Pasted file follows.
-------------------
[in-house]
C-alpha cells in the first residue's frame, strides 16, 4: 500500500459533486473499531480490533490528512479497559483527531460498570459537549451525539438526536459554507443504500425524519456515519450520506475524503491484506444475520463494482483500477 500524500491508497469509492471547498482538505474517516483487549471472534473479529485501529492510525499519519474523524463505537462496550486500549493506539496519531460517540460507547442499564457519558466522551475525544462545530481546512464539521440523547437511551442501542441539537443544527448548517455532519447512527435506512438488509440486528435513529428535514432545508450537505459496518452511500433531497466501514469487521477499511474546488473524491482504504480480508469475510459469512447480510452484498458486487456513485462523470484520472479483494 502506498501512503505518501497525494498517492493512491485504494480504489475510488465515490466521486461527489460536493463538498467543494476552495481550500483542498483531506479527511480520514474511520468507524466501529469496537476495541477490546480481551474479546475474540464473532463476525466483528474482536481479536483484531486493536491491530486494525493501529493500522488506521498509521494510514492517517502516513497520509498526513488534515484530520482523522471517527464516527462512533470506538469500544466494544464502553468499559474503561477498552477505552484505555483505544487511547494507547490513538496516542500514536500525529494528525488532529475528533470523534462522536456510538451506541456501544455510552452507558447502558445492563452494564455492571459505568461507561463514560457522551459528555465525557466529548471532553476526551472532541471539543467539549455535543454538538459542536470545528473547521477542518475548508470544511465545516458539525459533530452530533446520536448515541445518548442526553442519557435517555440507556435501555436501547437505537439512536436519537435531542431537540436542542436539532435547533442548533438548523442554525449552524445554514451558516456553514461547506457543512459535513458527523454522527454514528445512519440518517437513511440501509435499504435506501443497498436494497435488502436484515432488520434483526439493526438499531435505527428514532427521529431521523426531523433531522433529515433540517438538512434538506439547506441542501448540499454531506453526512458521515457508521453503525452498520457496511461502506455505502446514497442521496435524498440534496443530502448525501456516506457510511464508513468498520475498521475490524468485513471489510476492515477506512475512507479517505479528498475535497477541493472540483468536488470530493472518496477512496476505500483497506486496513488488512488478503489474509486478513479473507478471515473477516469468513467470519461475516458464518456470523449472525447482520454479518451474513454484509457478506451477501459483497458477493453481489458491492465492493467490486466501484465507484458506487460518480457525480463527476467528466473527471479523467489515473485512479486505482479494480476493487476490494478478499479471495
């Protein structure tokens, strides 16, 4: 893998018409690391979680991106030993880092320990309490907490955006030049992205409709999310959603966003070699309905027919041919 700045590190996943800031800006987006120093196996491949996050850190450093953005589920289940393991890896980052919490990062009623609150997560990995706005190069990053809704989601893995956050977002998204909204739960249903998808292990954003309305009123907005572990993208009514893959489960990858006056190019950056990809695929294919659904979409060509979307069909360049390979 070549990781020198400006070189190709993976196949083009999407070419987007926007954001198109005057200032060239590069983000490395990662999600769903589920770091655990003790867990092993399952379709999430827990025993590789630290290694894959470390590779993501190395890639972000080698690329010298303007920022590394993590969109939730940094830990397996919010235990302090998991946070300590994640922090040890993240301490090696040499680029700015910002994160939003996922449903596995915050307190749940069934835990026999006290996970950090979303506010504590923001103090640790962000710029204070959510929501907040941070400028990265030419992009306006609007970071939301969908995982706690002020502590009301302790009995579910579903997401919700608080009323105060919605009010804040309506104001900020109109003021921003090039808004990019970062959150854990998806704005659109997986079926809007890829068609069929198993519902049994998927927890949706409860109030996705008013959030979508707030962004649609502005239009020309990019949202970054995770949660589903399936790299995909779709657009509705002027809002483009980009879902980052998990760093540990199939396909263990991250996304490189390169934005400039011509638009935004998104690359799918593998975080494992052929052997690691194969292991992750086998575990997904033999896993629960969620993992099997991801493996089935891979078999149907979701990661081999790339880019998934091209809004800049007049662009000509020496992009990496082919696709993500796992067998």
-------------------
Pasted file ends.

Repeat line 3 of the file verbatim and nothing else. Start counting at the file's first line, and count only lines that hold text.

């Protein structure tokens, strides 16, 4: 893998018409690391979680991106030993880092320990309490907490955006030049992205409709999310959603966003070699309905027919041919 700045590190996943800031800006987006120093196996491949996050850190450093953005589920289940393991890896980052919490990062009623609150997560990995706005190069990053809704989601893995956050977002998204909204739960249903998808292990954003309305009123907005572990993208009514893959489960990858006056190019950056990809695929294919659904979409060509979307069909360049390979 070549990781020198400006070189190709993976196949083009999407070419987007926007954001198109005057200032060239590069983000490395990662999600769903589920770091655990003790867990092993399952379709999430827990025993590789630290290694894959470390590779993501190395890639972000080698690329010298303007920022590394993590969109939730940094830990397996919010235990302090998991946070300590994640922090040890993240301490090696040499680029700015910002994160939003996922449903596995915050307190749940069934835990026999006290996970950090979303506010504590923001103090640790962000710029204070959510929501907040941070400028990265030419992009306006609007970071939301969908995982706690002020502590009301302790009995579910579903997401919700608080009323105060919605009010804040309506104001900020109109003021921003090039808004990019970062959150854990998806704005659109997986079926809007890829068609069929198993519902049994998927927890949706409860109030996705008013959030979508707030962004649609502005239009020309990019949202970054995770949660589903399936790299995909779709657009509705002027809002483009980009879902980052998990760093540990199939396909263990991250996304490189390169934005400039011509638009935004998104690359799918593998975080494992052929052997690691194969292991992750086998575990997904033999896993629960969620993992099997991801493996089935891979078999149907979701990661081999790339880019998934091209809004800049007049662009000509020496992009990496082919696709993500796992067998």